On today’s daf, we get a once-in-the Talmud experience: a page of Talmud with no Talmud on it! That’s right, Nazir 33b is unique in the Babylonian Talmud for having no actual Talmud on it. The page is instead completely filled by the commentary of the medieval group of commentators known as Tosafot. That’s why the English version on Sefaria jumps straight from 33a to 34a.
How did we get a page of Talmud with no Talmud in it? To understand that, we have to go back to 1519, when a Christian man named Daniel Bomberg and his publishing house began to publish what would become the first printed edition of the complete Babylonian Talmud. We call this text “the Bomberg Talmud” or the “Venice Print Edition,” because that’s where Bomberg set up his publishing house.
Before the advent of the printing press, the Talmud was transmitted, studied and sold as handwritten manuscripts. Each manuscript was unique in its pagination, depending on the size of the page, the size of the scribe’s handwriting, and which commentaries — if any — a client might have wanted included. But printing led to greater standardization.
Bomberg wasn’t the first person to print the Babylonian Talmud. The Soncino family in Italy had already published specific tractates (mostly ones that were popular in the rabbinic curriculum and so were likely to sell many copies). The Soncino family innovated two important things: the idea of standard pages and the inclusion of the medieval commentaries of Rashi and Tosafot in the margins.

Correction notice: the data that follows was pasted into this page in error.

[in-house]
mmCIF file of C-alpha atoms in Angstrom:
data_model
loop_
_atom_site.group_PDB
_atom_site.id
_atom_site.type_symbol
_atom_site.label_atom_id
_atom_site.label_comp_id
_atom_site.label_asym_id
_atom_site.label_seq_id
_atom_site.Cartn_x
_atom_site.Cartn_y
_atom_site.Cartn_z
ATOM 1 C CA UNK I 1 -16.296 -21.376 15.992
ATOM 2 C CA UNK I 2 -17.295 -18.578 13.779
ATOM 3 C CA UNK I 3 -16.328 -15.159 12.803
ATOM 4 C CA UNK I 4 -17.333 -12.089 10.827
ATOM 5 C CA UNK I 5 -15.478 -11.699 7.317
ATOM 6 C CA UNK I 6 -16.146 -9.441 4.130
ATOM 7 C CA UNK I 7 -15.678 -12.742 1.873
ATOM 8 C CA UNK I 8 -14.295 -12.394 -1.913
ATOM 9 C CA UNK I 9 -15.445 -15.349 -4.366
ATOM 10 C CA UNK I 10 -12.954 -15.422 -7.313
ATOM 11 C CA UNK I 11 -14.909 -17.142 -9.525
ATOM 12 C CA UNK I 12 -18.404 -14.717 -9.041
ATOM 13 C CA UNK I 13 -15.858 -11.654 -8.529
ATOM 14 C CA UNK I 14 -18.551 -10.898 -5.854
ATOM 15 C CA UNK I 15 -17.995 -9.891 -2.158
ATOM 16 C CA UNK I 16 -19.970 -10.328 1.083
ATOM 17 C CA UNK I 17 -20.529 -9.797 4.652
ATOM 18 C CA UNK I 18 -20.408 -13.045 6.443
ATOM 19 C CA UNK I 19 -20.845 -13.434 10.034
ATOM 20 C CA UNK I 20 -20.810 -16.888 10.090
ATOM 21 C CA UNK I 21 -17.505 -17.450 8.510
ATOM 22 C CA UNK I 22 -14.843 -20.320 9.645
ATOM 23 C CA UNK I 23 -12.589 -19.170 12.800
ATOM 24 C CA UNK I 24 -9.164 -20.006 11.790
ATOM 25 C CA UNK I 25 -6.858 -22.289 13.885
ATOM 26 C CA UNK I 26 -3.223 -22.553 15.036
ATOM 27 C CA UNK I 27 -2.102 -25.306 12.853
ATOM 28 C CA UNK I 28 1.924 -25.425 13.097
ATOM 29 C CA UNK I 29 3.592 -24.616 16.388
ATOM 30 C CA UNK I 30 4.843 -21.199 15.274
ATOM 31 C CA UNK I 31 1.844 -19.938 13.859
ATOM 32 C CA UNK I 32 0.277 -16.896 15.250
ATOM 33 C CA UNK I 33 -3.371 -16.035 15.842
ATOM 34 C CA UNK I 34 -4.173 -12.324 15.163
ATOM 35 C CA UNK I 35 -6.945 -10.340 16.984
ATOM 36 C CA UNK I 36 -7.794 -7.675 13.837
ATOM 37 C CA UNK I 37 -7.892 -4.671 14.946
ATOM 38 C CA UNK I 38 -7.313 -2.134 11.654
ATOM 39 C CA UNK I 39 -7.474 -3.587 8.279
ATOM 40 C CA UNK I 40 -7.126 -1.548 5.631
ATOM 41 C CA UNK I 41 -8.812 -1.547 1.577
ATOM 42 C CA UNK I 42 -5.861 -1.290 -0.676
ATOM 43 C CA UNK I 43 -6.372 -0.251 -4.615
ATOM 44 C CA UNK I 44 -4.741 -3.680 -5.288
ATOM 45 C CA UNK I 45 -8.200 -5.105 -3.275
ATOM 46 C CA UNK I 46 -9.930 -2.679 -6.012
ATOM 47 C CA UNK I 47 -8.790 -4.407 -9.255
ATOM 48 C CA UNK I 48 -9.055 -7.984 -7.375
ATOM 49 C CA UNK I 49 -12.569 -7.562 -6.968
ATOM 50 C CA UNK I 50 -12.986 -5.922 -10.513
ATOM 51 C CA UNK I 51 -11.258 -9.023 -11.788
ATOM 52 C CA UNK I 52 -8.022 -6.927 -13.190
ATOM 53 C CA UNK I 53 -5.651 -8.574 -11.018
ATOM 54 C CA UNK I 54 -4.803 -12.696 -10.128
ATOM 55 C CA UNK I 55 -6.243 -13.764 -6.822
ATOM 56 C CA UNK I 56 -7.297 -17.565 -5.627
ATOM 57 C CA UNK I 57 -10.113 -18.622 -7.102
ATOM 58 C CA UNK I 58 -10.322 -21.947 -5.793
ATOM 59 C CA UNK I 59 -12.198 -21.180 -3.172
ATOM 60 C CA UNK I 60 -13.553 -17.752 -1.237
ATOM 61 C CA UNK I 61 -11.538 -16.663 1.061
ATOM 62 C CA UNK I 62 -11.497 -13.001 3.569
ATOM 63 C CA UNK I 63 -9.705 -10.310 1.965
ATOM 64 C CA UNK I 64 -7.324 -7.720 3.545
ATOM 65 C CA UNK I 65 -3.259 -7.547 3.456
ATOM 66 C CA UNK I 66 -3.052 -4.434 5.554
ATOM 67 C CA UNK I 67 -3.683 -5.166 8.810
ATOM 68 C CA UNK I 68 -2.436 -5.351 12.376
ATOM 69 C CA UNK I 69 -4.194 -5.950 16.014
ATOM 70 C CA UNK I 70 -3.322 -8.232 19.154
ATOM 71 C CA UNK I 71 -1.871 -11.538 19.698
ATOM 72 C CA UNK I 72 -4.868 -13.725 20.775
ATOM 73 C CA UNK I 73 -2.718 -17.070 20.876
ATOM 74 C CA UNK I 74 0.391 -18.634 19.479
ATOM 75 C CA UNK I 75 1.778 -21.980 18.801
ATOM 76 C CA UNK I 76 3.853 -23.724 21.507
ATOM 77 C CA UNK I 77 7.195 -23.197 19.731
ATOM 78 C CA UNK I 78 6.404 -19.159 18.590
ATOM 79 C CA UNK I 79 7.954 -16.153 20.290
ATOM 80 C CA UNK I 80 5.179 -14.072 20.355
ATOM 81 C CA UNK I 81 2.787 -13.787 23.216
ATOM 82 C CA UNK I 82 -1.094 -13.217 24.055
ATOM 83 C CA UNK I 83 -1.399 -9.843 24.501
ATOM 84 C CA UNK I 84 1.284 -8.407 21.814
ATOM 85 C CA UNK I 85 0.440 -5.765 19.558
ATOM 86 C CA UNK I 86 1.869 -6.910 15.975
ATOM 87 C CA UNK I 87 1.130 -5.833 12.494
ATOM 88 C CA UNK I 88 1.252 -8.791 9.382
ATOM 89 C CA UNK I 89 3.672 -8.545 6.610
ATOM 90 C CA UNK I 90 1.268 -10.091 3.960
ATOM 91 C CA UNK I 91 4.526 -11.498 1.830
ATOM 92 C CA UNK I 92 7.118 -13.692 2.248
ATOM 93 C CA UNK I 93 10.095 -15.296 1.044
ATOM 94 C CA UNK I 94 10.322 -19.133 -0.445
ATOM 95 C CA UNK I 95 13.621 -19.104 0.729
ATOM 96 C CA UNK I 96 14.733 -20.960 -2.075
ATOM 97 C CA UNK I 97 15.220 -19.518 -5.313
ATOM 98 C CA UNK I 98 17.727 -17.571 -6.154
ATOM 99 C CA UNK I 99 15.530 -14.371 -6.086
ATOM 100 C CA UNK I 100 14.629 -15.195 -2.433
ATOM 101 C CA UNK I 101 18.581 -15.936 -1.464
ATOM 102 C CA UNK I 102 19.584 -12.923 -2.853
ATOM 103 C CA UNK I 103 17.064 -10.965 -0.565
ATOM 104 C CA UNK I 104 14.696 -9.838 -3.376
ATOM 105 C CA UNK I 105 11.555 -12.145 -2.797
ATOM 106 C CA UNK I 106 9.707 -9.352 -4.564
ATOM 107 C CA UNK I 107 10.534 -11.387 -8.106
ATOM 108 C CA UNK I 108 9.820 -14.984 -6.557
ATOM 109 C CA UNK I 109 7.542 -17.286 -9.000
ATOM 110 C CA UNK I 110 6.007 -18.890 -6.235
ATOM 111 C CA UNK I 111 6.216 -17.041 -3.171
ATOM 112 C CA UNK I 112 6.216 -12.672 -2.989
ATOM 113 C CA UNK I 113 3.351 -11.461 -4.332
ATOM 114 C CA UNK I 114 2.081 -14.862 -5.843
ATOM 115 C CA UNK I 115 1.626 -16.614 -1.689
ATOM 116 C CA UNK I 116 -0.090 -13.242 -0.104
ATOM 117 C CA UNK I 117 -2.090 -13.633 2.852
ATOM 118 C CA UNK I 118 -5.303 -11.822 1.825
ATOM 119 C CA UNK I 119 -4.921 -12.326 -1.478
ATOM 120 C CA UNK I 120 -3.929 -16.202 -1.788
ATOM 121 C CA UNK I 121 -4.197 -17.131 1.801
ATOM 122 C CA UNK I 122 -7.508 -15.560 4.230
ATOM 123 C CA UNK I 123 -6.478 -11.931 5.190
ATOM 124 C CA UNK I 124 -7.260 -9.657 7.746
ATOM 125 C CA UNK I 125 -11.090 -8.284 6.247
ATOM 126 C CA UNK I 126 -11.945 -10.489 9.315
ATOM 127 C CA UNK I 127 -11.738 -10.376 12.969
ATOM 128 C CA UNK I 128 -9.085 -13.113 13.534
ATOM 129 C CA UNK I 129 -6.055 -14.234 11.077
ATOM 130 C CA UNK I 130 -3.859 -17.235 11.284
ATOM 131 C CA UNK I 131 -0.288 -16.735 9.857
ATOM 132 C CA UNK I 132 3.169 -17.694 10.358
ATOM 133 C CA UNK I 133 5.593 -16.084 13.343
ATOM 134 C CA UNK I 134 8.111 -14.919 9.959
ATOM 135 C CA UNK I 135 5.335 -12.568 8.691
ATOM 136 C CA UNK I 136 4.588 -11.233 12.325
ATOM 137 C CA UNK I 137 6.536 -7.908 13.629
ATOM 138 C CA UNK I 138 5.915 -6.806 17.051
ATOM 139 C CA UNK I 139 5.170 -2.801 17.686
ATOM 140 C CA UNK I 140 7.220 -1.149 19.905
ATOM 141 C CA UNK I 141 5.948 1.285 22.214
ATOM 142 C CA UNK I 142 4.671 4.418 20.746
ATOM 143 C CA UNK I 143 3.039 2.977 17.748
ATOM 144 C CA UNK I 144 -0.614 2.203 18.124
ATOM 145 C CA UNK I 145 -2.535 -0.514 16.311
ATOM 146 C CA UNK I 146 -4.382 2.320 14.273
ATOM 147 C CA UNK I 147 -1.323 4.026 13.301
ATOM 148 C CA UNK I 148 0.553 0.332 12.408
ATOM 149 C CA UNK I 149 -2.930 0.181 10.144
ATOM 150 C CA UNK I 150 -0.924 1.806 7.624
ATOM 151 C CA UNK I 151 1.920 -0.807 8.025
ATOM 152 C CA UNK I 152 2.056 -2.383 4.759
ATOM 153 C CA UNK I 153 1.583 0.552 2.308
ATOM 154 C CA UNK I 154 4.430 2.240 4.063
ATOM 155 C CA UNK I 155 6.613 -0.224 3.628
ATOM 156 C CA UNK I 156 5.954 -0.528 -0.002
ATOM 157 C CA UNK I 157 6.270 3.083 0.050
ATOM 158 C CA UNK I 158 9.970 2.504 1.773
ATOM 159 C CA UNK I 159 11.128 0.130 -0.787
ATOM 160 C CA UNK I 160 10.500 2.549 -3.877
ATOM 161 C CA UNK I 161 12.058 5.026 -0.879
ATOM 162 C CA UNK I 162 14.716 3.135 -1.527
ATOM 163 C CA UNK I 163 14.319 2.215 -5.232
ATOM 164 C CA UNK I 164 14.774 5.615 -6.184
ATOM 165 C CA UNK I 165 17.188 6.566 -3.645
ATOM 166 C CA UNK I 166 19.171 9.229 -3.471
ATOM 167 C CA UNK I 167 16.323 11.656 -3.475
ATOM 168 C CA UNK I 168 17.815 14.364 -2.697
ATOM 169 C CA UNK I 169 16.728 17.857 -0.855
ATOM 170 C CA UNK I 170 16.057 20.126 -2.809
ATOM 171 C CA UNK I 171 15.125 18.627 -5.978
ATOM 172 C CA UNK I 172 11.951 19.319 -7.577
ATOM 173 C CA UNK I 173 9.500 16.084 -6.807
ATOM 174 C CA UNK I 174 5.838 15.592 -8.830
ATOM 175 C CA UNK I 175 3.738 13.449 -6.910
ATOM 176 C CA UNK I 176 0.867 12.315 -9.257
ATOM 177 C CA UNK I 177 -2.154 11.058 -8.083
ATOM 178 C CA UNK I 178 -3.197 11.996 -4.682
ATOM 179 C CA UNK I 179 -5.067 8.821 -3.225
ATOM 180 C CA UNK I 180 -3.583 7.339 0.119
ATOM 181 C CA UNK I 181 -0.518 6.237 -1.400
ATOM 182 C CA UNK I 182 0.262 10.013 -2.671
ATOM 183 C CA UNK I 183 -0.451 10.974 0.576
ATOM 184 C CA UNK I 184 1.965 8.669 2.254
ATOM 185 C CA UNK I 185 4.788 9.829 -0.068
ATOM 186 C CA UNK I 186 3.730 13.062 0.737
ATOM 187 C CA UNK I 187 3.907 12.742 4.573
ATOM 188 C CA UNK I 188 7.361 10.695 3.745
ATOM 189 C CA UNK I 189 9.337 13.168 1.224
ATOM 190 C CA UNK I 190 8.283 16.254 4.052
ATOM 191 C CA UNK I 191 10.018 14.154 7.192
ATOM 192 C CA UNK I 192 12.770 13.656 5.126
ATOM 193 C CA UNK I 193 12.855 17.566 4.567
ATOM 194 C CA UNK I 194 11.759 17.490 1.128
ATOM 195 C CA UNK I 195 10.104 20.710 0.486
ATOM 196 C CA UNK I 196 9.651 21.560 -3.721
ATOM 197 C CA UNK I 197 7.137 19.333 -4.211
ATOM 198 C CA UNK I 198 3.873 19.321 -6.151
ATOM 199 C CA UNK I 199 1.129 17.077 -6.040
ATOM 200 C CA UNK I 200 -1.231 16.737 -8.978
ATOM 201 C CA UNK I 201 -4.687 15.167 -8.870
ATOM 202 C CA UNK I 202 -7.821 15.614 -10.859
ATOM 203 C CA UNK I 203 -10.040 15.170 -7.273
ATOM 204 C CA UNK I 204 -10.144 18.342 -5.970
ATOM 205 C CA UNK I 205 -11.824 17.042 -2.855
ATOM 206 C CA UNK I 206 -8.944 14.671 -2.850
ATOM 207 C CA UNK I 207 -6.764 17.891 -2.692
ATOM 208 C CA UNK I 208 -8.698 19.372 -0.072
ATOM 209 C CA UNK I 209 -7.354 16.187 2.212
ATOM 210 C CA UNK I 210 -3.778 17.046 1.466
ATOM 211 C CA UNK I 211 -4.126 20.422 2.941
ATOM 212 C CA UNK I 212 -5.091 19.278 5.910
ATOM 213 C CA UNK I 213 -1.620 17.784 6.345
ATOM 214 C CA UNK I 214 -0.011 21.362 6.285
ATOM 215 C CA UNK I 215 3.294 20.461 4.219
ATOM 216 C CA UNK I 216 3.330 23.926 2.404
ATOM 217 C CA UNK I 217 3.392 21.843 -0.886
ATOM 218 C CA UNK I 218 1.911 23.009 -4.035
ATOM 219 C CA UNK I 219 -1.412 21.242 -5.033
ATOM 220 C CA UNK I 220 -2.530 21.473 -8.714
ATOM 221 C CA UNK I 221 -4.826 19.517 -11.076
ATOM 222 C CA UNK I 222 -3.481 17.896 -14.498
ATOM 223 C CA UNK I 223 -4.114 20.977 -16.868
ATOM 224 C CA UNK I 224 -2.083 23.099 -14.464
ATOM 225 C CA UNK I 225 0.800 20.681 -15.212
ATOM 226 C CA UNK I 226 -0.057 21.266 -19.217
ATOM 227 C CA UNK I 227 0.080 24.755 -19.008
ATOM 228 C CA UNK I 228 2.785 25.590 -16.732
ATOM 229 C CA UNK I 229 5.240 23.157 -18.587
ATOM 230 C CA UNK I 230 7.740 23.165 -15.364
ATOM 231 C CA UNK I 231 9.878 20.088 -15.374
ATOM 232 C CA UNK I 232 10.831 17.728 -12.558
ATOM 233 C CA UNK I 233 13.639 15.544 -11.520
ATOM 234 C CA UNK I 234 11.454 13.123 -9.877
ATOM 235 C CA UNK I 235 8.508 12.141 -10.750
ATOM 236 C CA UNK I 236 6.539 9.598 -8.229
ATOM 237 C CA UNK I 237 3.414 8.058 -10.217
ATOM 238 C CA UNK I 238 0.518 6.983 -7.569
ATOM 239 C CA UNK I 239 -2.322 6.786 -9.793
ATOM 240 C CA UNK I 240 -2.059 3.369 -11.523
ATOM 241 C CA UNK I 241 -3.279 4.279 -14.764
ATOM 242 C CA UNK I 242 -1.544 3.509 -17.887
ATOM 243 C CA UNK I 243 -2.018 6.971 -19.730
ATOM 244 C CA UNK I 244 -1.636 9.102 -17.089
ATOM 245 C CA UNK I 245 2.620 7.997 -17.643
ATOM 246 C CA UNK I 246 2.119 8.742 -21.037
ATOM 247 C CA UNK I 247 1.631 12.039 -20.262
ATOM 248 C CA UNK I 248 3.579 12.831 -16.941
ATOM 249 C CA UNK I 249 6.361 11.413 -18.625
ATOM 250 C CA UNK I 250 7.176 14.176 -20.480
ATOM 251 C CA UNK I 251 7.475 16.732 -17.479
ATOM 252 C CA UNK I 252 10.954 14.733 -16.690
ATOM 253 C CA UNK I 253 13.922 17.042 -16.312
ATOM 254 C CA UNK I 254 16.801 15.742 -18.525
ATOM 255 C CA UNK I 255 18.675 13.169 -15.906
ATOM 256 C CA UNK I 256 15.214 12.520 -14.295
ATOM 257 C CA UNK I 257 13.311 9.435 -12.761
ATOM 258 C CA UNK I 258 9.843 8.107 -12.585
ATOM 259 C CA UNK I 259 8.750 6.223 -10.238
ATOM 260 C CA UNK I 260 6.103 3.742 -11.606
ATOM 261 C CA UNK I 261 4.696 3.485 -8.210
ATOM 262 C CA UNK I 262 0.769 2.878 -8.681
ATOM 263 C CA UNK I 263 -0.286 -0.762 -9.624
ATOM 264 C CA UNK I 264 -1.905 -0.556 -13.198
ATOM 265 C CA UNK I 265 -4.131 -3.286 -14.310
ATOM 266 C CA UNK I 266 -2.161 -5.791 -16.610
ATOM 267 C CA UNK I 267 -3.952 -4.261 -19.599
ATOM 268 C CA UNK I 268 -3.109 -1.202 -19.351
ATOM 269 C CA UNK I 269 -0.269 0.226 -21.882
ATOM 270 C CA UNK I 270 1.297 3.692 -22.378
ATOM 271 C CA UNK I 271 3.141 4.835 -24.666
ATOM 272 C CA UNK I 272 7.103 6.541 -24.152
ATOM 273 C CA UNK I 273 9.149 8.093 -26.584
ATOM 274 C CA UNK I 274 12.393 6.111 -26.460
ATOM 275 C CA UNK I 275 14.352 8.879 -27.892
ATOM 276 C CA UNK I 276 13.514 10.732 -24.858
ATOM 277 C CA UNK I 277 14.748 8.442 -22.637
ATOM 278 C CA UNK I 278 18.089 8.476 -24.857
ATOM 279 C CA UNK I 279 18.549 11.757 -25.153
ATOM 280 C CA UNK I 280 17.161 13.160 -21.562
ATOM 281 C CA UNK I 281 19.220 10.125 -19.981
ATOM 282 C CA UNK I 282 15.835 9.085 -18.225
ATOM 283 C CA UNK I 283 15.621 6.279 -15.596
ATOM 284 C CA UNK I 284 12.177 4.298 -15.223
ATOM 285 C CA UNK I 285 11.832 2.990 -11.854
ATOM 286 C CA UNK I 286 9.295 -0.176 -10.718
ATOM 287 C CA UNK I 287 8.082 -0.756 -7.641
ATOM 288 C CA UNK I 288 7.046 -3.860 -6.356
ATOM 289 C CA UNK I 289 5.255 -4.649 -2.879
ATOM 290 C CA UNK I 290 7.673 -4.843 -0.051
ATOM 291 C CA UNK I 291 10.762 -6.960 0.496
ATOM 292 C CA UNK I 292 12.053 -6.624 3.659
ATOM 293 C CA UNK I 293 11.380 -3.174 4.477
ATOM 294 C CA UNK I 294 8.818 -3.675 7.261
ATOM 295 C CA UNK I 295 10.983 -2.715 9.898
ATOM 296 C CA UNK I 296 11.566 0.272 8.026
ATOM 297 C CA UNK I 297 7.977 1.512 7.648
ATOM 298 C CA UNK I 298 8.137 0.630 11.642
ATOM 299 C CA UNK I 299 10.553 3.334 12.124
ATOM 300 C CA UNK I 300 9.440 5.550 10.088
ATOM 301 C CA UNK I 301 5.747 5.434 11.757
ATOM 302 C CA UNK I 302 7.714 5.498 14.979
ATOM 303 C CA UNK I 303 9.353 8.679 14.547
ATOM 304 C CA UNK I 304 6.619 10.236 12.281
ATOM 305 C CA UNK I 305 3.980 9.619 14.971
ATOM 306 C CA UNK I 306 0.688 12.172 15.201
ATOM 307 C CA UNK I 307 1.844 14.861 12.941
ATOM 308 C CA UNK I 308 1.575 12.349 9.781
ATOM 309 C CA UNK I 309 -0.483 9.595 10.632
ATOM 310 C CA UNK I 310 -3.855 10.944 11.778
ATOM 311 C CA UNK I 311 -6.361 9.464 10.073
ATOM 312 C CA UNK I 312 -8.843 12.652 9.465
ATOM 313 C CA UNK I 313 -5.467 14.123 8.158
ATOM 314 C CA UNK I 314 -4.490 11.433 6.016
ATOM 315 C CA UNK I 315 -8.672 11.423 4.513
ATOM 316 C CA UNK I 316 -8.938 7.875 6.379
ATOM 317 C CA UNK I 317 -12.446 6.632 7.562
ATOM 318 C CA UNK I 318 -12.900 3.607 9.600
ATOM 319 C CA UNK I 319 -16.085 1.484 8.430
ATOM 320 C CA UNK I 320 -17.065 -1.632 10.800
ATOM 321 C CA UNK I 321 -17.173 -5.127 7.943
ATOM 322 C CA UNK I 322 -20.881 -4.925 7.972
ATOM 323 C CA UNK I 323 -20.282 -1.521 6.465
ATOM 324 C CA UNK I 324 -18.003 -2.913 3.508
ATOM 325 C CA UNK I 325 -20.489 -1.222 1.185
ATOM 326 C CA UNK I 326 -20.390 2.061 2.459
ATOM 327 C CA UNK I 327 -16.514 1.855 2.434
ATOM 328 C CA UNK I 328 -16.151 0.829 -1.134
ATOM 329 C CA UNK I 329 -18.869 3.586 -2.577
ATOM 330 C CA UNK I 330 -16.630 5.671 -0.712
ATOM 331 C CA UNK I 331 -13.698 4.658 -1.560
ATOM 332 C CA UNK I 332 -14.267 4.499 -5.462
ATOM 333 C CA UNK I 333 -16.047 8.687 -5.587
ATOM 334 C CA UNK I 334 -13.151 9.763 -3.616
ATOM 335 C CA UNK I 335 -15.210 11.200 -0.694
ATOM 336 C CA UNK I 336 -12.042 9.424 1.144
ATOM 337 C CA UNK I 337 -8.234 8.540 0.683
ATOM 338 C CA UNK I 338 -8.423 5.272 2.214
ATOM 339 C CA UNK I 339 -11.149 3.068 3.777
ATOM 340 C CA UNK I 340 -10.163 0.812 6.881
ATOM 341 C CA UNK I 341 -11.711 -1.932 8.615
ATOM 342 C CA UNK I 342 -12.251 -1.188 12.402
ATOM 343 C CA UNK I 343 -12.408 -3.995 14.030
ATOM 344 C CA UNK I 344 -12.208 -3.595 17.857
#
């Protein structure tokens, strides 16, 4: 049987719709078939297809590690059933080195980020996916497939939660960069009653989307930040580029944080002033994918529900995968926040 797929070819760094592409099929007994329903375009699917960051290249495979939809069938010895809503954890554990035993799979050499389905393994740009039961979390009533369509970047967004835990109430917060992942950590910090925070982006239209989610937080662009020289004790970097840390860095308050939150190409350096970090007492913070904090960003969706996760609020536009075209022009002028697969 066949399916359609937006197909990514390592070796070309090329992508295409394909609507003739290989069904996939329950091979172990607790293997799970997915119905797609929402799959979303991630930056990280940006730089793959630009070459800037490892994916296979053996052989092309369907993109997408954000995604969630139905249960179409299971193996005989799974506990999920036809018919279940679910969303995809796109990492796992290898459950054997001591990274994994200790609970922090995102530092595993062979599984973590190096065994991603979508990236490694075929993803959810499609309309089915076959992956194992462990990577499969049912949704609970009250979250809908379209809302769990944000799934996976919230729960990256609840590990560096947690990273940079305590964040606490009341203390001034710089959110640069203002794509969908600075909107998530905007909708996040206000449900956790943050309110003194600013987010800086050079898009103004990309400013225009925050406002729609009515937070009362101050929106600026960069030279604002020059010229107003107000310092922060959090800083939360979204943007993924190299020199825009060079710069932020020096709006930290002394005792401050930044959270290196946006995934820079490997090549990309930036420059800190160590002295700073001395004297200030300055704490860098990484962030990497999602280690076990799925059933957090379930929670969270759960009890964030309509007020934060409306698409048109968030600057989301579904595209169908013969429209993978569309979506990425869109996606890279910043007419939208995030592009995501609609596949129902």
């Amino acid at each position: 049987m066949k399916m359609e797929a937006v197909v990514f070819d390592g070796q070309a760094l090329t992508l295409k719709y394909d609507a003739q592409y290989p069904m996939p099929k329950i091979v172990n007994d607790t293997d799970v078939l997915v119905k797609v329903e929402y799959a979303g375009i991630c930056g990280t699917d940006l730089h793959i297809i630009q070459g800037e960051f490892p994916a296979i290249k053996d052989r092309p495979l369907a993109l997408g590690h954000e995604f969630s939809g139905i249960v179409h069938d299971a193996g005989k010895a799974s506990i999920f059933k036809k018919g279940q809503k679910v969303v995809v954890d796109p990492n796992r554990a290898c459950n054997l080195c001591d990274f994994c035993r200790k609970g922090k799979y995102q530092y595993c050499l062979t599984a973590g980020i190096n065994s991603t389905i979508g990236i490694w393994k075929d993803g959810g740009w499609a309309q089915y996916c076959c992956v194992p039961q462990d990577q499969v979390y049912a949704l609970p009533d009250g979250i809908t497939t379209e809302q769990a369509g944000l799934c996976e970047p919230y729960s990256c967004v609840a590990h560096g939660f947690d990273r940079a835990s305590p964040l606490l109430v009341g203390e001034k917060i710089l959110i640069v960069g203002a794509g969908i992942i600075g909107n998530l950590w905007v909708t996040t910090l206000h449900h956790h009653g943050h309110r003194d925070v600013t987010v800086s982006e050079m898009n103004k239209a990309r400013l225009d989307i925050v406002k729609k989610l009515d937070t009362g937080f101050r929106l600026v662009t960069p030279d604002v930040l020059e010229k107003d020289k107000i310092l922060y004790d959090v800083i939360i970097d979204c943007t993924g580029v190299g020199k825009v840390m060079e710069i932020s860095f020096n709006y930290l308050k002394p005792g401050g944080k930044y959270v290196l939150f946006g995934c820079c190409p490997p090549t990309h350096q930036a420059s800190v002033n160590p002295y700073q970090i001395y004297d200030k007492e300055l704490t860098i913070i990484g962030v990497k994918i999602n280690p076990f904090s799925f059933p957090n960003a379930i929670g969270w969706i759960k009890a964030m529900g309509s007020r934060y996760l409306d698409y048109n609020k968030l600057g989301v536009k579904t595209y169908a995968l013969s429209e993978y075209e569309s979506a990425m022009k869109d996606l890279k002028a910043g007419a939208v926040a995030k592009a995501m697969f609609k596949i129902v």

But Bomberg went a step further — publishing the entire Babylonian Talmud. In general, the structure laid out by the Soncinos worked just fine. But what to do if faced with a lot of commentary on a short amount of text? That’s what happened with the fifth chapter of tractate Nazir. Tosafot had a lot to say — so much to say that it didn’t all fit in the usual margins.
And so the printers made an unusual decision to dedicate an entire page of the printed edition to catching up with Tosafot. Nazir 33b presents Tosafot’s commentary not only on Nazir 33a, but going back as far as Nazir 31b — for a total of four pages of Tosafot’s commentary.
Except it’s actually even weirder than that. Because for some reason, in this chapter of Nazir, the editors made another decision too — they first published all the Tosafot commentaries on all the mishnahs in chapter 5, and then published the Tosafot commentaries on all the Gemara, even though the printed text of the Talmud goes back and forth.
Why did the printers decide to organize this chapter’s Tosafot this way? I’ve been unable to find an answer to this question in the historical scholarship, so if you know of one, please let me know!
But in the meantime, today’s daf reminds us that understanding what is going on in the Talmud requires understanding the logic and meaning of the text, the world in which it was written and also the world in which it was printed. For more on the history of the printed editions of the Talmud, check out Marvin J. Heller’s Printing the Talmud: A History of the Earliest Printed Editions of the Talmud (Brooklyn, 1992).
Read all of Nazir 33 on Sefaria.